UPDATE: I got this wrong. According to Sharon Torborg of the Right to Life Fund, state law requires that any name mentioned in campaign material must be reported on the Secretary of State’s mass media form. RTL endorsed Carolyn Branagan for Senate, and also mentioned the other two Republican candidates, Norm McAllister and Dustin Degree.

The Right to Life Fund is not endorsing Norm McAllister. My apologies to Ms. Torborg and the rest of the RTL crew. 

There’s a couple things I’m getting really tired of, as the primary campaigns enter the homestretch. The first is candidates whining about “Washington-style” attack ads. C’mon, folks, even in Vermont, politics ain’t beanbag.

The second is candidates bemoaning an influx of out-of-state money on behalf of their opponents — especially when the moaners are getting major outside backing themselves. None of these people are pure as the driven snow, and their complaints ring hollow in my ears.

So I don’t have much to say about the ex-Bear Stearns executives creating a Super PAC in support of Bruce Lisman, or EMILY’s List pouring $100K into pro-Minter ads, or a Silicon Valley tycoon spending twice as much for Matt Dunne. It’s the way the game is played in our post-Citizens United world, and any politico not named Bernie Sanders is practicing unilateral disarmament if they don’t take advantage of every available resource, The Vermont Way be damned.

But there is one recent mass-media spending report that should not pass unnoticed. It involves far less money, but there are a couple of things you should know.

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The Mormons are coming! The Mormons are coming!

To all those up in arms over Scott Milne’s planned development near Exit 1, or Jesse Sammis’ soon-to-be-downsized proposal at Exit 4, how about this one?

A wealthy Mormon developer is buying land in four towns near the Joseph Smith Memorial in hopes of building a planned community there inspired in part by the founder of the Church of Jesus Christ of Latter-day Saints.

This doesn't look at all cultish to you, does it?

This doesn’t look at all… cultish, does it?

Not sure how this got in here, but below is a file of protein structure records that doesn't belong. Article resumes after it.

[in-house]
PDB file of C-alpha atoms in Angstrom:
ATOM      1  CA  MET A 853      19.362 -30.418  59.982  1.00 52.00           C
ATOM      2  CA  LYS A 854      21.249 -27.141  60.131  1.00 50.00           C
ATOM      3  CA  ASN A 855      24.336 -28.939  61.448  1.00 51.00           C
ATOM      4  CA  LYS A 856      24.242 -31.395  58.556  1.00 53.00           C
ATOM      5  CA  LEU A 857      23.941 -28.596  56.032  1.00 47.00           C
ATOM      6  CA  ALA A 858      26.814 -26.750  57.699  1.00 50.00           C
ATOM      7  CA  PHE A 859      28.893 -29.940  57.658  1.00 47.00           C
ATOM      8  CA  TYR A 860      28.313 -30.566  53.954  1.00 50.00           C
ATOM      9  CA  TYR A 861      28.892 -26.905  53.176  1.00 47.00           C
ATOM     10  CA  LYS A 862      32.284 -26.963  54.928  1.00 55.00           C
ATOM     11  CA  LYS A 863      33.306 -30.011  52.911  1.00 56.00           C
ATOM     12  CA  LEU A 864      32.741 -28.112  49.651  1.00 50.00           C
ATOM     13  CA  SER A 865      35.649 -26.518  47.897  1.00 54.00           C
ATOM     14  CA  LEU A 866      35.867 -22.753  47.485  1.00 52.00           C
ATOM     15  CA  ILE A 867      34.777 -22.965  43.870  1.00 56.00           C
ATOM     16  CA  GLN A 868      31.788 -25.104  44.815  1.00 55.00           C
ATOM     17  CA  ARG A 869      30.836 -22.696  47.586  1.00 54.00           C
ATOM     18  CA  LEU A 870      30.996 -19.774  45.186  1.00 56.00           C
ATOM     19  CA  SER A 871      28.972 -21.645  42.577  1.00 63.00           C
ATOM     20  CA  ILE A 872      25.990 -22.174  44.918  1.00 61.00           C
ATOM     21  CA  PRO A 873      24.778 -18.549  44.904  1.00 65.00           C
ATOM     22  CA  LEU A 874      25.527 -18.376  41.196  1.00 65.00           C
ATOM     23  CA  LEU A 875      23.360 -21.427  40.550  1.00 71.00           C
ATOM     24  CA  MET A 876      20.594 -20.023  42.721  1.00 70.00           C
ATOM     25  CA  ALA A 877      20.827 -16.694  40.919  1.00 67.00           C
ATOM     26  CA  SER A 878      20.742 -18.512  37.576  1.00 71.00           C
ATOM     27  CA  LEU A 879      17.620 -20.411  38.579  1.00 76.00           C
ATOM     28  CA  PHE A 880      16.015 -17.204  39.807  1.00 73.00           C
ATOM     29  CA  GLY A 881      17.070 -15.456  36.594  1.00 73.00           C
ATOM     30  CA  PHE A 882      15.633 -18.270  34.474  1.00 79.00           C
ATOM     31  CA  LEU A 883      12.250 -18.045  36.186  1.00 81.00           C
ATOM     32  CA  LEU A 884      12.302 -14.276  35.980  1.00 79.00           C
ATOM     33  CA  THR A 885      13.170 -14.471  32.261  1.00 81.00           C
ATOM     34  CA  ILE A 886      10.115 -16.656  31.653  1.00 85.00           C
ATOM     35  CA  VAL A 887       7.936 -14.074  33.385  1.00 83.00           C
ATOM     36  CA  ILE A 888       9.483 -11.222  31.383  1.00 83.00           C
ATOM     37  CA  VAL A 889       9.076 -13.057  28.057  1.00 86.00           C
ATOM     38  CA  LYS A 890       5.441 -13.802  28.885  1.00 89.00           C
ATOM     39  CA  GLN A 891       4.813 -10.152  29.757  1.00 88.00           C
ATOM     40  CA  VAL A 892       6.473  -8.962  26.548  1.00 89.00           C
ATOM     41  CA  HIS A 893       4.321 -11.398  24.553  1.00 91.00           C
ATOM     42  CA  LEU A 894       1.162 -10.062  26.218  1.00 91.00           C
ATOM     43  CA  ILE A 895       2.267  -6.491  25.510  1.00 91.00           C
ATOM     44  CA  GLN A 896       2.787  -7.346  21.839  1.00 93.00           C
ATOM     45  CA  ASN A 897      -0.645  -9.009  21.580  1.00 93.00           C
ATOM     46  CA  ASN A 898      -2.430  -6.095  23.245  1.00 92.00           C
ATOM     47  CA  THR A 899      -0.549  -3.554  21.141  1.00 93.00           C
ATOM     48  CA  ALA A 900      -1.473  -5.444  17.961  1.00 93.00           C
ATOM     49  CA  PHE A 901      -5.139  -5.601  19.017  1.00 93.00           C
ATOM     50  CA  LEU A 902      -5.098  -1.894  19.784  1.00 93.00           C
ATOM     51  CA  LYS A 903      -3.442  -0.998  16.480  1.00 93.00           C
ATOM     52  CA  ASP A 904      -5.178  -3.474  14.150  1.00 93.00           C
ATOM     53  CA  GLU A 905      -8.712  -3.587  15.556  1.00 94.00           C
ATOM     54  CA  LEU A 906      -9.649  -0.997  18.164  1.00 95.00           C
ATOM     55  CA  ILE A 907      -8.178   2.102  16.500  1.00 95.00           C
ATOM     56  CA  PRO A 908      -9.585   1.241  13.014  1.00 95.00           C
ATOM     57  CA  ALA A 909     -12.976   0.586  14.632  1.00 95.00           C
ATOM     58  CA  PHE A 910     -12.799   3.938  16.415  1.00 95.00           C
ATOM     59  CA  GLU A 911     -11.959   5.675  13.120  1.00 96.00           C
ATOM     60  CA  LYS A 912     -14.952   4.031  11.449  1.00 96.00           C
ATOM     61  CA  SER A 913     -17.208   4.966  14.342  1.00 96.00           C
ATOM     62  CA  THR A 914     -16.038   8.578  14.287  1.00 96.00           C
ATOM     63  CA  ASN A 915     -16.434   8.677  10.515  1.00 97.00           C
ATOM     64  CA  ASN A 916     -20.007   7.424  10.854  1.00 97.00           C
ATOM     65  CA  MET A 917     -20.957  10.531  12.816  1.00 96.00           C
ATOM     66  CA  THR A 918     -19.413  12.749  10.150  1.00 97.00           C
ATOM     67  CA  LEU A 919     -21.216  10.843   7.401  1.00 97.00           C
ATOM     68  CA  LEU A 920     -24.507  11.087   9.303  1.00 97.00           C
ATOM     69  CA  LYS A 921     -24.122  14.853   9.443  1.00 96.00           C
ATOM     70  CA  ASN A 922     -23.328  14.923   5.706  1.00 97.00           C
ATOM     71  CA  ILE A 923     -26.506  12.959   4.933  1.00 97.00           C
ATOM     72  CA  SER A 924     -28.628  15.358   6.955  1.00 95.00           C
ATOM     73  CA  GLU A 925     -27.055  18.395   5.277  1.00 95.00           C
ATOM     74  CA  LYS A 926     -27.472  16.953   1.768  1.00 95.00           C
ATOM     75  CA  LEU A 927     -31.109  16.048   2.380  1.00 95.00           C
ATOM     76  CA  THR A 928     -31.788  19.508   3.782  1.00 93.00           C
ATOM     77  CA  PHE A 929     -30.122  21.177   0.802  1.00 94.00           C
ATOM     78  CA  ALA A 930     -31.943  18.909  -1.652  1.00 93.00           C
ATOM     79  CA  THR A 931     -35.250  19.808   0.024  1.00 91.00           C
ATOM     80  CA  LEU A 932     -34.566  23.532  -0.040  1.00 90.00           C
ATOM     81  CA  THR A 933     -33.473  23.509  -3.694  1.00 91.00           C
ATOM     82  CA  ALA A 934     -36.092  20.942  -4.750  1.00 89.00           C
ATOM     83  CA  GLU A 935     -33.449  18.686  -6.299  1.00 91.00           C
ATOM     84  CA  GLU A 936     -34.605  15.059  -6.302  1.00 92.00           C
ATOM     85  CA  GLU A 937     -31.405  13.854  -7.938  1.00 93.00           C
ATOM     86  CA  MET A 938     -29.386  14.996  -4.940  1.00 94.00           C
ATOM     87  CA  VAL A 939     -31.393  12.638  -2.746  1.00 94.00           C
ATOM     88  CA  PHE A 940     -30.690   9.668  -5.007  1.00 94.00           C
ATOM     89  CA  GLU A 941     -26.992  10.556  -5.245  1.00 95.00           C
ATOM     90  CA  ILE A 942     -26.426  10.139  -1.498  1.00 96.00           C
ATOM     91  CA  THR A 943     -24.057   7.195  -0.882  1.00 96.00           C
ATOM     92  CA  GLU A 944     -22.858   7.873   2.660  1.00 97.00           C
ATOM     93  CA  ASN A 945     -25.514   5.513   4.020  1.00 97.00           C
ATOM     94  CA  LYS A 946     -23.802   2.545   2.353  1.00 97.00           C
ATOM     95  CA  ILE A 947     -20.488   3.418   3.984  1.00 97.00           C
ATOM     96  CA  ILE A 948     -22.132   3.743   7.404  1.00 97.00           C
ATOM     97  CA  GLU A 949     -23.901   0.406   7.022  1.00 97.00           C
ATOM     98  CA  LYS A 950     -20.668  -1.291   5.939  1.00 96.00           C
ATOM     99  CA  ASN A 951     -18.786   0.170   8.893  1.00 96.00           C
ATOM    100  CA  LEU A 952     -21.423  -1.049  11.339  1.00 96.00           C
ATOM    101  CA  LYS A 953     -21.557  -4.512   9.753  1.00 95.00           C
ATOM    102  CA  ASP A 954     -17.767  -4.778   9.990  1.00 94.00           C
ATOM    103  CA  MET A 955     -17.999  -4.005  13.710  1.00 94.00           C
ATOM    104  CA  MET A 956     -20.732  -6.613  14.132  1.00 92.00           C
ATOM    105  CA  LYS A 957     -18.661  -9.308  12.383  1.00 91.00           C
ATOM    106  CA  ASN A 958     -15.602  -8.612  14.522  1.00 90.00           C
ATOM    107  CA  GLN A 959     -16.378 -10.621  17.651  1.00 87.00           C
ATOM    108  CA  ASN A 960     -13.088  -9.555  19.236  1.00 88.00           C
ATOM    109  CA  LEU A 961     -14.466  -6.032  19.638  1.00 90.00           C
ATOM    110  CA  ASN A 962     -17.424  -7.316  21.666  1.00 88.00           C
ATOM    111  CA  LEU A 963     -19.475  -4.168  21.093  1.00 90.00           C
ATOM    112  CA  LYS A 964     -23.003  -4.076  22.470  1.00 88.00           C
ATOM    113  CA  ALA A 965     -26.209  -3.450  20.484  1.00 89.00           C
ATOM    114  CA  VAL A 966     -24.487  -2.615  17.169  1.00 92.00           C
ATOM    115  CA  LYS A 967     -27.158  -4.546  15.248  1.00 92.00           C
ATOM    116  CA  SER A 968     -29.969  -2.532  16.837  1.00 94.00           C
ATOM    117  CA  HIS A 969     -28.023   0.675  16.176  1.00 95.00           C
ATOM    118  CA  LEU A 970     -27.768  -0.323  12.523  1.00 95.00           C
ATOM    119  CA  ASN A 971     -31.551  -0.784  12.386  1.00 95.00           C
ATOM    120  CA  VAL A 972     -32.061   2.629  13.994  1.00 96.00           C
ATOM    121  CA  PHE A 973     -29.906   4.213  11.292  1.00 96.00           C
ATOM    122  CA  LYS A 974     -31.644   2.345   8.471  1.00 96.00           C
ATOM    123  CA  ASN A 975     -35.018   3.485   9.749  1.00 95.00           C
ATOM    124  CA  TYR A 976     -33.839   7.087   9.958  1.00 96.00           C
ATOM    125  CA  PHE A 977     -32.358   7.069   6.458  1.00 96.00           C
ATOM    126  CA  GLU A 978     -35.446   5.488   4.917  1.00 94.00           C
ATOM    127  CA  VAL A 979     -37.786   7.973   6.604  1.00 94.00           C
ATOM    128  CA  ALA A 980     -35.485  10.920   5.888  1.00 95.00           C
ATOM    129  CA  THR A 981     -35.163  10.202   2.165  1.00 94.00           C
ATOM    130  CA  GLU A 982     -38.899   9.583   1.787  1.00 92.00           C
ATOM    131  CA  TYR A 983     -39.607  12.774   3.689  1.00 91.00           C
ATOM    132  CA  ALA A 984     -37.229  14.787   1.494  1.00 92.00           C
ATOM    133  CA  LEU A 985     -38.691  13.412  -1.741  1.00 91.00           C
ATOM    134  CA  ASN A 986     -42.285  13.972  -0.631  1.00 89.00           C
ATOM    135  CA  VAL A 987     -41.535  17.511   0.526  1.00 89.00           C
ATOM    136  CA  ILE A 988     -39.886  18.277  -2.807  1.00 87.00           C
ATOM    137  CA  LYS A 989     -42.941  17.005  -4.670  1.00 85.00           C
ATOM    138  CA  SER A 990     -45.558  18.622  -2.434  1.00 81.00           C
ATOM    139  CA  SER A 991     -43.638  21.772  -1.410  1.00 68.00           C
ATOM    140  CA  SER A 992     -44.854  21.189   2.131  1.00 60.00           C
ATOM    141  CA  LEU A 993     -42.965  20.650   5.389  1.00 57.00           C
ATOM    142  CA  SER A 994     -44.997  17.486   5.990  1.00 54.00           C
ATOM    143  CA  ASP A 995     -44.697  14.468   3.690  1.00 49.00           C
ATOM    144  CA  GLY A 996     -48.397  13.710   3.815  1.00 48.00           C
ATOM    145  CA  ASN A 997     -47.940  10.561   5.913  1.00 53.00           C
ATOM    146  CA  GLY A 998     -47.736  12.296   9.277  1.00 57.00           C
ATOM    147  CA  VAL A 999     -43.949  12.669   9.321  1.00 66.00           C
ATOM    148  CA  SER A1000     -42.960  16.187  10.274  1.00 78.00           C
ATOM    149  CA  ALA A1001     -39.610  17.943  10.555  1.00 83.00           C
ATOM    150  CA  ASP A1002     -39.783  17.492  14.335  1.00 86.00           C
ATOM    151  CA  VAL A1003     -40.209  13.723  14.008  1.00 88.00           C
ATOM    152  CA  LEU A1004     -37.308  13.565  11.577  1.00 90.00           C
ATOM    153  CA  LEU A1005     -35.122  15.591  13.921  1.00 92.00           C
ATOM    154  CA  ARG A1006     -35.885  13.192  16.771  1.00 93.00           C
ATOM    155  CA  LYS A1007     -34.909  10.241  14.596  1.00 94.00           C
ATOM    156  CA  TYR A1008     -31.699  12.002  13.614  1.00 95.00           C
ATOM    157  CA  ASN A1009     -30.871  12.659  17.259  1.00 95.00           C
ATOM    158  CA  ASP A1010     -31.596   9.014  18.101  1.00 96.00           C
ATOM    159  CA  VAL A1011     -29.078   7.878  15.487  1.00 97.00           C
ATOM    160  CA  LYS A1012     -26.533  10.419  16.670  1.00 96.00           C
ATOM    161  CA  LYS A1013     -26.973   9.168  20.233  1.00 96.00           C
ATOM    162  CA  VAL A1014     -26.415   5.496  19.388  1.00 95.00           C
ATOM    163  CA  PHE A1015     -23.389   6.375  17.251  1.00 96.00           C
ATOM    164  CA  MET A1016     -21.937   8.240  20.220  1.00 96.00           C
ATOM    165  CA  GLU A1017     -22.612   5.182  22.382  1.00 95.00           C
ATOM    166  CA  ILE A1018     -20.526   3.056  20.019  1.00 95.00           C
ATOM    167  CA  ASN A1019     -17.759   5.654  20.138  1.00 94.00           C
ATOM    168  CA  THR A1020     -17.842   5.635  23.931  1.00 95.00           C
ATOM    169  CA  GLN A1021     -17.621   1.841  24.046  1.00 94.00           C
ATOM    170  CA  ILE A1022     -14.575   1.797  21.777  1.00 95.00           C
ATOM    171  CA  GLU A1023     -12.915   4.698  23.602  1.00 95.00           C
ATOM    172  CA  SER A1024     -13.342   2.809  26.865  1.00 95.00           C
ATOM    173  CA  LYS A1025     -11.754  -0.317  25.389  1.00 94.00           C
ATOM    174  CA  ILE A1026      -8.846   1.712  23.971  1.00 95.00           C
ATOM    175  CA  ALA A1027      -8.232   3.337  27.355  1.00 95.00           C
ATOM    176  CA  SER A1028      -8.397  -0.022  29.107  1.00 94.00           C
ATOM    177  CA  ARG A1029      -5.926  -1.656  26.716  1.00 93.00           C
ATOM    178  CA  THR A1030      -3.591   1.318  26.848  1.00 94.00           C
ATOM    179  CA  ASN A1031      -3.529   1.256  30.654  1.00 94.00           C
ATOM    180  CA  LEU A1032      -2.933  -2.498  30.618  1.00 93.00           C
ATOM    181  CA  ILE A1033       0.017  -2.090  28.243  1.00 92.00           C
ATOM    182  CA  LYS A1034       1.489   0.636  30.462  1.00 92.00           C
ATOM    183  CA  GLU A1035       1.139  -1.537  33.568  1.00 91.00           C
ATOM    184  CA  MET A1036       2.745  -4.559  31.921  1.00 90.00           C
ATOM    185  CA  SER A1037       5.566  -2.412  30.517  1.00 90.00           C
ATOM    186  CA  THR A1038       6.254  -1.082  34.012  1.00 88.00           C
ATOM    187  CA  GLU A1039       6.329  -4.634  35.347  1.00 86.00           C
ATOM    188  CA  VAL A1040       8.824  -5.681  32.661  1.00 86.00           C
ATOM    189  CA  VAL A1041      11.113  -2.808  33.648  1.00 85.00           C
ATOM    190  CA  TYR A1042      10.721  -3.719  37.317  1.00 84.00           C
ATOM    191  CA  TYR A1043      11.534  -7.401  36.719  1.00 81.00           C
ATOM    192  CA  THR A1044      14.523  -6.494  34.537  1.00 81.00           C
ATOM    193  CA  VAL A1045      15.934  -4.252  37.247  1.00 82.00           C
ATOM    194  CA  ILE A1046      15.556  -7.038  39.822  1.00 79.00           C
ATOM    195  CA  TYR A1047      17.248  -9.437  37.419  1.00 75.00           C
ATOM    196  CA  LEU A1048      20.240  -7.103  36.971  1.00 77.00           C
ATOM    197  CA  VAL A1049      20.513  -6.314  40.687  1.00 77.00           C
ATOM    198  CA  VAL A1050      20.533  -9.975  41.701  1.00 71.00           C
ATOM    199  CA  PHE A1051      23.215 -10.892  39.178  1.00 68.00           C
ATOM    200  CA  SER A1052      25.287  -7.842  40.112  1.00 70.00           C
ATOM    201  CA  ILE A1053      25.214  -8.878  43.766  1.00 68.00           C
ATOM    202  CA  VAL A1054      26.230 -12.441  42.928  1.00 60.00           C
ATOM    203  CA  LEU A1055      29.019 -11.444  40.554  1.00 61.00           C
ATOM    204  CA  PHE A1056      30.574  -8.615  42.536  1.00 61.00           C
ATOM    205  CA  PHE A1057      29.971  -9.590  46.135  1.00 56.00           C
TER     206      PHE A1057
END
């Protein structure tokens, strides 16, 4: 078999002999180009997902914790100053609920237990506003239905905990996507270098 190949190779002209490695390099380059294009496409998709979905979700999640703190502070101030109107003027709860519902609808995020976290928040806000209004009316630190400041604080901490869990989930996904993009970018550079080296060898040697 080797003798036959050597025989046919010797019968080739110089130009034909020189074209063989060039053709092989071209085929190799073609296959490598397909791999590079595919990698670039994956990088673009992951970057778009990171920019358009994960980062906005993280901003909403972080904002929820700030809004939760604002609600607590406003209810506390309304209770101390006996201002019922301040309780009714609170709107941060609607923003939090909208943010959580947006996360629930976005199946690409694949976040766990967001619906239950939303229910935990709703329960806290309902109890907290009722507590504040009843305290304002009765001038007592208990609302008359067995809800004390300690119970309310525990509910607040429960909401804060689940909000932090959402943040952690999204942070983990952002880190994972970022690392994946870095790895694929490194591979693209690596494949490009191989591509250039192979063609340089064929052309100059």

That’s from the Valley News, which would be Vermont’s best daily newspaper if only it was headquartered in Vermont. After it published a story a few days ago, it was picked up by ol’ buddy BP at Green Mountain Daily. Since then, it’s begun to ripple outwards — as it should. This is a Big Biden Deal.

David Hall has already bought some 900 acores in Royalton, Sharon, Strafford and Tunbridge. His goal is to build a massive development housing “as many as 20,000 people within a few square miles.”

Geesh, talk about changing the Vermont landscape. If fully populated, his hypothetical Mormontown would be the third-largest community in Vermont. Not that we have to panic just yet; he’s looking 30-50 years down the road.

But still. His NewVista Foundation has already invested more than three and a half million dollars in land purchases, and “has about $100 million at its disposal.” That’s enough to carry out the plan, for sure.

If this were to come to pass, it would completely change the character of what is now a largely rural area nestled in the crook of I-89. It would probably lead to continuous development from this area to the Upper Valley. Scott Milne’s plan is dwarfed by comparison.

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Top Vermont Republican still consorting with hatemongers

Susie Hudson is still going to Israel on a trip paid for by the American Family Association, the far-right Christianist organization. She sees nothing wrong here.

Predictable, but disappointing.

Hudson, a resident of Montpelier and newly-elected secretary of the Republican National Committee, is one of many RNC members going on a nine-day trip to Israel paid for by the AFA and guided by AFA leaders. The trip made news when the Israeli news outlet Haaretz reported the many bigoted comments by longtime AFA spokesman Bryan Fischer. In response, AFA fired Fischer as its spokesman — but retained him as a talk-radio host.

Yep, they’re still paying the guy for equating Islam with Ebola, asserting that the First Amendment only applies to Christianity, and that gay Nazis were responsible for the Holocaust because homosexuals are inherently savage.